Middle East Apple fans will not have long to wait for new iPhone models

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Apple aficionados in the Middle East will not have long to wait before they get their hands on the new iPhone (AFP)
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Apple aficionados in the Middle East will not have long to wait before they get their hands on the new iPhone (AFP)
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Apple aficionados in the Middle East will not have long to wait before they get their hands on the new iPhone (AFP)
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Apple aficionados in the Middle East will not have long to wait before they get their hands on the new iPhone (AFP)
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Apple aficionados in the Middle East will not have long to wait before they get their hands on the new iPhone (AFP)
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Apple aficionados in the Middle East will not have long to wait before they get their hands on the new iPhone (AFP)
Updated 13 September 2018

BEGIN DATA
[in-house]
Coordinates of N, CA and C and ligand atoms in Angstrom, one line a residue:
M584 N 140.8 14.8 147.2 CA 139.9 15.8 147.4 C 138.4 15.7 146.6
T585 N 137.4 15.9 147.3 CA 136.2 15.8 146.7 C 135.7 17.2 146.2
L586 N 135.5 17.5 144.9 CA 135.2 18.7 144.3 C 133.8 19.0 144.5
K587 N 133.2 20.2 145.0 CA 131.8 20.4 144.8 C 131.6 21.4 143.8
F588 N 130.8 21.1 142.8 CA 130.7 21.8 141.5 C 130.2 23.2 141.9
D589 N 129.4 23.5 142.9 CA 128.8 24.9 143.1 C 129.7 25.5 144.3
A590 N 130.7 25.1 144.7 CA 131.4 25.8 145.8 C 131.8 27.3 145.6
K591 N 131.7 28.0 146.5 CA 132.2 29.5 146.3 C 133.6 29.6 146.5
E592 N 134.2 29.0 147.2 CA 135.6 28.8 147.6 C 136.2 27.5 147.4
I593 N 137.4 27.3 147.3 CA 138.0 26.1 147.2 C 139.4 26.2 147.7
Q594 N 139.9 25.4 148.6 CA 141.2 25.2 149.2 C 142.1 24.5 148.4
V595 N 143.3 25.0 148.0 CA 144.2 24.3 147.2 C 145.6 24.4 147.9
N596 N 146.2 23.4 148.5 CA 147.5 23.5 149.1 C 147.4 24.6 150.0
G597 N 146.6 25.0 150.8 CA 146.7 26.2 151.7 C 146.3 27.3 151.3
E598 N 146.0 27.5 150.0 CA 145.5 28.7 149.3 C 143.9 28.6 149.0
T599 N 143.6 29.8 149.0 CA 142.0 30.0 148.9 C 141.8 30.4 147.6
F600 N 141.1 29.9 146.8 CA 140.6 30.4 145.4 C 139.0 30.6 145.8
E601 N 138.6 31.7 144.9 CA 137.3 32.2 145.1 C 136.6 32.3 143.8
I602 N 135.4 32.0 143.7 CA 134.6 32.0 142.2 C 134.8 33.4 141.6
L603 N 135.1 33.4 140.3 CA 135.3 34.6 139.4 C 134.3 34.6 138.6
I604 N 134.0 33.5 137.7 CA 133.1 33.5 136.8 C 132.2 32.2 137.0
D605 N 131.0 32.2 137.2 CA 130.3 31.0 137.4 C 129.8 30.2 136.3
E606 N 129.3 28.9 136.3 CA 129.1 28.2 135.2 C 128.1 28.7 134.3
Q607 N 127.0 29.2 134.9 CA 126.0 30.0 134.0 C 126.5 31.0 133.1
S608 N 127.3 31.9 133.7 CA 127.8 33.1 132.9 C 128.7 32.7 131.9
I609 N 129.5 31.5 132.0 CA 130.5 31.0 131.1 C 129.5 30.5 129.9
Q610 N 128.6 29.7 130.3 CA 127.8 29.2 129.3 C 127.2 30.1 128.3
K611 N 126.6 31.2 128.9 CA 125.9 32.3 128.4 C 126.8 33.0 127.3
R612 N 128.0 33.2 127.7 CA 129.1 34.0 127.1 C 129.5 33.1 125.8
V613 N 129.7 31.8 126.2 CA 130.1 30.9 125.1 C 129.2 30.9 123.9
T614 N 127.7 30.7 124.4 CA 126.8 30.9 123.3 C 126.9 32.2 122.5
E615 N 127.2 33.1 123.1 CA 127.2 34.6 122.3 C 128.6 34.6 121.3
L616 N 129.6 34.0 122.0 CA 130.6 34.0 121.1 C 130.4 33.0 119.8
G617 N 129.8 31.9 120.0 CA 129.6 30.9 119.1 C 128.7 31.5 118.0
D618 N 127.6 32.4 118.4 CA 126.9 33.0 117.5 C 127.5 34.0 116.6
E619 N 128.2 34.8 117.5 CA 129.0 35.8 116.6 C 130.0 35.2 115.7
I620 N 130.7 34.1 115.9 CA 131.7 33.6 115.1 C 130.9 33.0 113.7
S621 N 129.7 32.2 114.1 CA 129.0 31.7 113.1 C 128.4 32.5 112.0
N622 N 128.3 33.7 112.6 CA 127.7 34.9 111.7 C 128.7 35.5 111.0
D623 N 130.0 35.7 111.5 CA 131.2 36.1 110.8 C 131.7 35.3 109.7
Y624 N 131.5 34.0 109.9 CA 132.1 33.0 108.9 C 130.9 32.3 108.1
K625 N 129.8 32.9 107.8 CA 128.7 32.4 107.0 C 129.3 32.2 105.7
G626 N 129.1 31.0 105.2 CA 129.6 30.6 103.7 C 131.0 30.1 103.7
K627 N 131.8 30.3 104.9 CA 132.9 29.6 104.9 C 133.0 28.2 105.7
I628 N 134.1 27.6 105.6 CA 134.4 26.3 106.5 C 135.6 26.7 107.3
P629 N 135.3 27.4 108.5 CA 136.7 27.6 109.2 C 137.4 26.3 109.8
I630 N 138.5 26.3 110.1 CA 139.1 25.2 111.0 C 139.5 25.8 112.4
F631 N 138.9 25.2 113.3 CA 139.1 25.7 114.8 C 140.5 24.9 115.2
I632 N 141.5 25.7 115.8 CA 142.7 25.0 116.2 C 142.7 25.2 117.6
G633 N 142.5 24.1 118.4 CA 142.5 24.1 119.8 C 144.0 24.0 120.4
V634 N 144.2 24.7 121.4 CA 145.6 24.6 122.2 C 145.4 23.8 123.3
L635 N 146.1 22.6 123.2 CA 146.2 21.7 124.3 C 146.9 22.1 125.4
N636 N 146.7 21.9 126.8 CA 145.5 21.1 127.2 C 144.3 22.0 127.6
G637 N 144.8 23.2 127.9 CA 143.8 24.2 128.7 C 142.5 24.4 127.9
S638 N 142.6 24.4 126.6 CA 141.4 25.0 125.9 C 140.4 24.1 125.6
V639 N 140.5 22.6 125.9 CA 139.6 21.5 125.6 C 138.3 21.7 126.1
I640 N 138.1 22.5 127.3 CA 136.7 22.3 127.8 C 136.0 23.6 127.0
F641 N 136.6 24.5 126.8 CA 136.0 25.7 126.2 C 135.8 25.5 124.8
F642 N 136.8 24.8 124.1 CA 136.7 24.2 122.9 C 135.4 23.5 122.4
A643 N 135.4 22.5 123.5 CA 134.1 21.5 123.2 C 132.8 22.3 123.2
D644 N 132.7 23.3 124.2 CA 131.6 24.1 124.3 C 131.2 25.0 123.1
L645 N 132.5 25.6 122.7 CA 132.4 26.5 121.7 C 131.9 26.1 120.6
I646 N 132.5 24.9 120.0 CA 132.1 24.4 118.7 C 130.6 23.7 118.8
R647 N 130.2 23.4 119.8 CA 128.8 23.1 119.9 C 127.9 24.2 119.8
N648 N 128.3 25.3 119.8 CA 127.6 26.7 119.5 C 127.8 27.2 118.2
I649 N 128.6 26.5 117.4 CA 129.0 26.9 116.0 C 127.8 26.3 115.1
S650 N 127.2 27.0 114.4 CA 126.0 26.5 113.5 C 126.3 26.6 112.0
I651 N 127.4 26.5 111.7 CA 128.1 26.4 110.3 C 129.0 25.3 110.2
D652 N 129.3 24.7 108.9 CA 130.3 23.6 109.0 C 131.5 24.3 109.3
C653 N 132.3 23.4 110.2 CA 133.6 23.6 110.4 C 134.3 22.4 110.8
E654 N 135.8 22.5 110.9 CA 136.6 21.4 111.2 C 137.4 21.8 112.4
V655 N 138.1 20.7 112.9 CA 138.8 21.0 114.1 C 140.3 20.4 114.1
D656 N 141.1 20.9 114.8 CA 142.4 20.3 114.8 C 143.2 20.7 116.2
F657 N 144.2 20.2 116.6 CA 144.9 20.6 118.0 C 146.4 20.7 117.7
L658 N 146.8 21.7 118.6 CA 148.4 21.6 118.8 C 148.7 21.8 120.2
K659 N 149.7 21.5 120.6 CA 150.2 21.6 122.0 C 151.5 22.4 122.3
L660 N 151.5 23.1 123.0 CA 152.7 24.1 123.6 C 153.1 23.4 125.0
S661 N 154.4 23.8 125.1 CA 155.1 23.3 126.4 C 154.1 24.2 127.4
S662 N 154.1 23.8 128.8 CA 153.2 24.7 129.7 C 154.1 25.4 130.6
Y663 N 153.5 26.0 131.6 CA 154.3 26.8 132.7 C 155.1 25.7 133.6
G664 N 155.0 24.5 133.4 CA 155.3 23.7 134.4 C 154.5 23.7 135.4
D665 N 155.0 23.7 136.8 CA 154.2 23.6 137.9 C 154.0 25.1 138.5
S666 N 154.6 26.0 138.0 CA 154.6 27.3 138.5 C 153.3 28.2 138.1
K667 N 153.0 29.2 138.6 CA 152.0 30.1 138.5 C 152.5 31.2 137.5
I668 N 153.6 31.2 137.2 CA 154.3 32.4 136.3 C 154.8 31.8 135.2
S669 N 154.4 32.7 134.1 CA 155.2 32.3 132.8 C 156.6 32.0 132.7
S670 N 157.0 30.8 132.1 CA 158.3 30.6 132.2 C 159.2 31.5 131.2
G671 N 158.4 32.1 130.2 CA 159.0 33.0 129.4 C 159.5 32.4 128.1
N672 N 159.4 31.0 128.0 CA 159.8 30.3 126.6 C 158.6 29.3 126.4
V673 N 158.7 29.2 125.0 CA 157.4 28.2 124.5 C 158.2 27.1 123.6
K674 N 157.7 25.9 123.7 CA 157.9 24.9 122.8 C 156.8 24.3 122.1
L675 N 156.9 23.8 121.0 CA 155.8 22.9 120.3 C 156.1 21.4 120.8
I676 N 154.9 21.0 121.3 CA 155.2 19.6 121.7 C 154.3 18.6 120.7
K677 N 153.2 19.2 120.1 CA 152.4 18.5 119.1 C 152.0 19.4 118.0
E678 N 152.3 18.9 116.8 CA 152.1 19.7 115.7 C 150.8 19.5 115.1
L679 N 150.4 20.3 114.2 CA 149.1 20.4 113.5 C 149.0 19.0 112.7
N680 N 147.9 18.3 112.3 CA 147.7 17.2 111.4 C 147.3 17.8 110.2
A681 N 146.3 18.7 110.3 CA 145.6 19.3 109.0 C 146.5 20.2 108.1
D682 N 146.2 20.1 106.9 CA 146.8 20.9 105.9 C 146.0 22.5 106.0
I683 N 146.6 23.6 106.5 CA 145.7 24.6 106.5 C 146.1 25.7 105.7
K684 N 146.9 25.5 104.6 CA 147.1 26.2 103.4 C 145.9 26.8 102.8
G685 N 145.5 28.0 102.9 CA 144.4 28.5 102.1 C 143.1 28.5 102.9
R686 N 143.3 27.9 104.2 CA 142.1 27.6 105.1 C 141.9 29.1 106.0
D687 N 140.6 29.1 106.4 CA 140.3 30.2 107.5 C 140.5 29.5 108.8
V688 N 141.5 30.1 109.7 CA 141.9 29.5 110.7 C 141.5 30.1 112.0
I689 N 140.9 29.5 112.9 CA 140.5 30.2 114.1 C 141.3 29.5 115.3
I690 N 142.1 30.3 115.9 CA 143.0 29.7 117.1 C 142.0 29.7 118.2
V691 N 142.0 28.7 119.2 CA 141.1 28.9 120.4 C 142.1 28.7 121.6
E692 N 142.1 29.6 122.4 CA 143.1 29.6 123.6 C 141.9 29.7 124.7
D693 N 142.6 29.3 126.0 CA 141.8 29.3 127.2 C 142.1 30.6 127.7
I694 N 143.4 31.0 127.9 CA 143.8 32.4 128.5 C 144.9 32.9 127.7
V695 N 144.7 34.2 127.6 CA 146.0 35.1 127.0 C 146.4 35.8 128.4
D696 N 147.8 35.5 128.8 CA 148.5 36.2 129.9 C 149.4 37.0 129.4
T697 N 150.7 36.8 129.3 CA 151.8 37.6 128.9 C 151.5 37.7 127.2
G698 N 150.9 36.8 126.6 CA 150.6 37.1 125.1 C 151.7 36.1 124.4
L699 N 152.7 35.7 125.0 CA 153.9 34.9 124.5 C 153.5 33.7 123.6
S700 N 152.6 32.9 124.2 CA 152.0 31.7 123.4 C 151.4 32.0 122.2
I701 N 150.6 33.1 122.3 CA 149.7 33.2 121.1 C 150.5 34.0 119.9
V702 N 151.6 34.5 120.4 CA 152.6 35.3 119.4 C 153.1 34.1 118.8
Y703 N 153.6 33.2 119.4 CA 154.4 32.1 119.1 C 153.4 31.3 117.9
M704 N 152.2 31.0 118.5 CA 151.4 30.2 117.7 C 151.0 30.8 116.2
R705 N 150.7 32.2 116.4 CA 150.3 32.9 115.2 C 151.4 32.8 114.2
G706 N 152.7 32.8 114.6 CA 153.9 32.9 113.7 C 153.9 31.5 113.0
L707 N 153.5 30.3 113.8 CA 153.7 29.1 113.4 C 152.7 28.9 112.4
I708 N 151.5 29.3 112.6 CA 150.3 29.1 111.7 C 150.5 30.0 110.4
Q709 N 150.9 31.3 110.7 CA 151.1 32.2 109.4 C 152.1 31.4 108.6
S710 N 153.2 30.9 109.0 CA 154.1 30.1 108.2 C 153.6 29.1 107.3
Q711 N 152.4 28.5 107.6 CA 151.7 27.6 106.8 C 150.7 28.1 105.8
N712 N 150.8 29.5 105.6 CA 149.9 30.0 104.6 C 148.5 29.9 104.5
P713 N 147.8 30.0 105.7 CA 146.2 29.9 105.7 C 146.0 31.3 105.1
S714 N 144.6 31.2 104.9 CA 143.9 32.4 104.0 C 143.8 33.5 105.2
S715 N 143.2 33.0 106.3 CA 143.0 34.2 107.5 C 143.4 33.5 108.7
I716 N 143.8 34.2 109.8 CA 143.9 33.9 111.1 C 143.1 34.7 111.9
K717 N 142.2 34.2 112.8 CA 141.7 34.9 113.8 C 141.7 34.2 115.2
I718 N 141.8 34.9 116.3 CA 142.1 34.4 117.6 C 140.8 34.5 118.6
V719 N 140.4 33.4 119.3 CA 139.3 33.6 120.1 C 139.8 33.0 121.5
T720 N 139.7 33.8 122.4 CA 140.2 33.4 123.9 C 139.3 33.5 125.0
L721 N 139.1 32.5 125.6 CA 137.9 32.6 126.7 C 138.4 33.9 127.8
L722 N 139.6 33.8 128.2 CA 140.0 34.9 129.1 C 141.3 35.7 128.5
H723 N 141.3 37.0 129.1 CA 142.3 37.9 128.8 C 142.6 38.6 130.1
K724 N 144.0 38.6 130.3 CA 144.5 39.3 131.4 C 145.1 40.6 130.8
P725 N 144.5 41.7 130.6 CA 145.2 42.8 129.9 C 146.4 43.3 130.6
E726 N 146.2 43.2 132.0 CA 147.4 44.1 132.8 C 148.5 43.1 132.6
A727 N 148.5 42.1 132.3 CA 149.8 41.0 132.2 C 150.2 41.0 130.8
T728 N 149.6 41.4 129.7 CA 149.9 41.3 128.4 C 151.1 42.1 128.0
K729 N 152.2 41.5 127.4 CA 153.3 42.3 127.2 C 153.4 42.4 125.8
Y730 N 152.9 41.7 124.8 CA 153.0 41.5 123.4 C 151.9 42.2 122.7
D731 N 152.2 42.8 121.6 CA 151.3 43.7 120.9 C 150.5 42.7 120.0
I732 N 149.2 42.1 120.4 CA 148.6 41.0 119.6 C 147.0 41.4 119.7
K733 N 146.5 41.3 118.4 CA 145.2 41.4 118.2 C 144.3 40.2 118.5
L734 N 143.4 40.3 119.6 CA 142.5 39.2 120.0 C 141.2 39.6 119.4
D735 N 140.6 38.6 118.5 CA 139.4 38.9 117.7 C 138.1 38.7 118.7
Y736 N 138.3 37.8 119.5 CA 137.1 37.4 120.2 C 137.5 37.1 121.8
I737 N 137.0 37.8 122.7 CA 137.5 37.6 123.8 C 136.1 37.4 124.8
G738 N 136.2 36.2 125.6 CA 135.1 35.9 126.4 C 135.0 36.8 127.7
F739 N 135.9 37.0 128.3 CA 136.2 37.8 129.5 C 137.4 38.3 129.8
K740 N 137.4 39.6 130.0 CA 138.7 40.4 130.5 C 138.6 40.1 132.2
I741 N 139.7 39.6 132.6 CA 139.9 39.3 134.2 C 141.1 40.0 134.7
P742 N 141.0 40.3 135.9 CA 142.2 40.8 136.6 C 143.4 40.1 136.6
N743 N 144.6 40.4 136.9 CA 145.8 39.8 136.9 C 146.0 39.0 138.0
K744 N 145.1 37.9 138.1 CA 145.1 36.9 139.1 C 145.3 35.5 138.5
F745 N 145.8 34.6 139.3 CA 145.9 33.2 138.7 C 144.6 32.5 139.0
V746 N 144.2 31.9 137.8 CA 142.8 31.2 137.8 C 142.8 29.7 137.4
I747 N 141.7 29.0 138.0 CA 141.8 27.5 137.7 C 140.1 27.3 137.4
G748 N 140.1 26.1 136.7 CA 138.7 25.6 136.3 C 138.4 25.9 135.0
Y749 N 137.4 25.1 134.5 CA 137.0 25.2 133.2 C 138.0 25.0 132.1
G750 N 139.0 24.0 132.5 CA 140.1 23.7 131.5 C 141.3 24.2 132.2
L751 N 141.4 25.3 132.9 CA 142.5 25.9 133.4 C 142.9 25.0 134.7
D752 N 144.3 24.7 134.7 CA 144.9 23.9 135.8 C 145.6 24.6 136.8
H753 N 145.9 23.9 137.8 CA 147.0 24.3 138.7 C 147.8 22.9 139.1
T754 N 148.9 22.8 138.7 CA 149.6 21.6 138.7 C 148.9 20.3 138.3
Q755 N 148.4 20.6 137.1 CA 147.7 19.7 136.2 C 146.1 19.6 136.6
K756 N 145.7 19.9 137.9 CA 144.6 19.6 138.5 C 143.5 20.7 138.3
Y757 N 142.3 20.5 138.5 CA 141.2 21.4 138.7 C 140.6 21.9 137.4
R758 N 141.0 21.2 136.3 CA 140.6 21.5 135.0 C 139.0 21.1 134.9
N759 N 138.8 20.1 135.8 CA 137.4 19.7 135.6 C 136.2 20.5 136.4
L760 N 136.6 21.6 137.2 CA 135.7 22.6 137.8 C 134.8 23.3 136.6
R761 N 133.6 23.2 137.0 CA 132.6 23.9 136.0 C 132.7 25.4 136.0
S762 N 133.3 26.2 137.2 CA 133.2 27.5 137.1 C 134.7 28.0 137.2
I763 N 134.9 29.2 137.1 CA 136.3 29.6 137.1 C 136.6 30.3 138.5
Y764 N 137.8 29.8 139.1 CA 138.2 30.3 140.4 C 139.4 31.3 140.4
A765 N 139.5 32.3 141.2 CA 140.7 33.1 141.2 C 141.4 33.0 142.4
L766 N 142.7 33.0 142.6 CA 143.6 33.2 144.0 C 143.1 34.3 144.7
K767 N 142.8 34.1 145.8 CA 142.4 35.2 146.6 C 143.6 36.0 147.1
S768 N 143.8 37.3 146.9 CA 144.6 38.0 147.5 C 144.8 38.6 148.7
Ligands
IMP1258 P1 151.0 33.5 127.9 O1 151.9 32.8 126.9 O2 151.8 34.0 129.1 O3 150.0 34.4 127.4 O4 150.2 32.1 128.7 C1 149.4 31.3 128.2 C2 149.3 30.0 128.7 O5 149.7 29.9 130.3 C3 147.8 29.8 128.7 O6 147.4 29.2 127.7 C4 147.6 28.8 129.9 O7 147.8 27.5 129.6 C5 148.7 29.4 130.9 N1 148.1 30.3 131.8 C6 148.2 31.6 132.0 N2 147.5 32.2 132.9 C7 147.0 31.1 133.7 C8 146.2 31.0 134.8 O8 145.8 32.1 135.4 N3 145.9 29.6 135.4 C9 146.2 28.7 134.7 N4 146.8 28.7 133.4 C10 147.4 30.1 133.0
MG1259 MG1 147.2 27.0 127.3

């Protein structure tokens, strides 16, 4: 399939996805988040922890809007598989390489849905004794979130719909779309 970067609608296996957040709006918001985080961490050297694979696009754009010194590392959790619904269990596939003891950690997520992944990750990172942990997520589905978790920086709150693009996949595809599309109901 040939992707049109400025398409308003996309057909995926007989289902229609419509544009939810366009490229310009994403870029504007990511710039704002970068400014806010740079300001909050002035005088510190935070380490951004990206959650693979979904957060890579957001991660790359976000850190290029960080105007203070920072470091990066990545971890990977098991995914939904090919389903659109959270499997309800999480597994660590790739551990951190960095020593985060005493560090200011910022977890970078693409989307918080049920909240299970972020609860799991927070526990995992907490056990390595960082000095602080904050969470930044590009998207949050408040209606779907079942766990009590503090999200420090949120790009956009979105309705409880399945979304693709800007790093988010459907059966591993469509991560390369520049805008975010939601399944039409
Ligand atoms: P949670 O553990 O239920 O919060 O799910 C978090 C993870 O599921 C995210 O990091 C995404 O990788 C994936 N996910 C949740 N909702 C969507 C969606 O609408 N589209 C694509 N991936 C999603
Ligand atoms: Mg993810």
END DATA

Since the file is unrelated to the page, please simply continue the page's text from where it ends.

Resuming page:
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Middle East Apple fans will not have long to wait for new iPhone models

  • Apple aficionados in the Middle East will not have long to wait before they get their hands on the new iPhone
  • As befits the hype, glitz and glamor of an Apple launch, the company revealed the details of its new smartphone models

CUPERTINO, California: Apple aficionados in the Middle East will not have long to wait before they get their hands on what the company are calling the “most beautiful and advanced” iPhones.
As befits the hype, glitz and glamor of an Apple launch, the company revealed the details of its new smartphone models and a new smartwatch in Cupertino on Wednesday.
And technology-lovers will only have a few days to wait before they can pre-order the latest incarnations of the world’s most popular phone, with orders being taken from Sept. 14 and shipping for Saudi Arabia and the UAE starting on Sept. 21. iPhone addicts in Oman and Bahrain will have a week longer to wait, with the iPhones arriving in the two countries a week later on Sept. 28.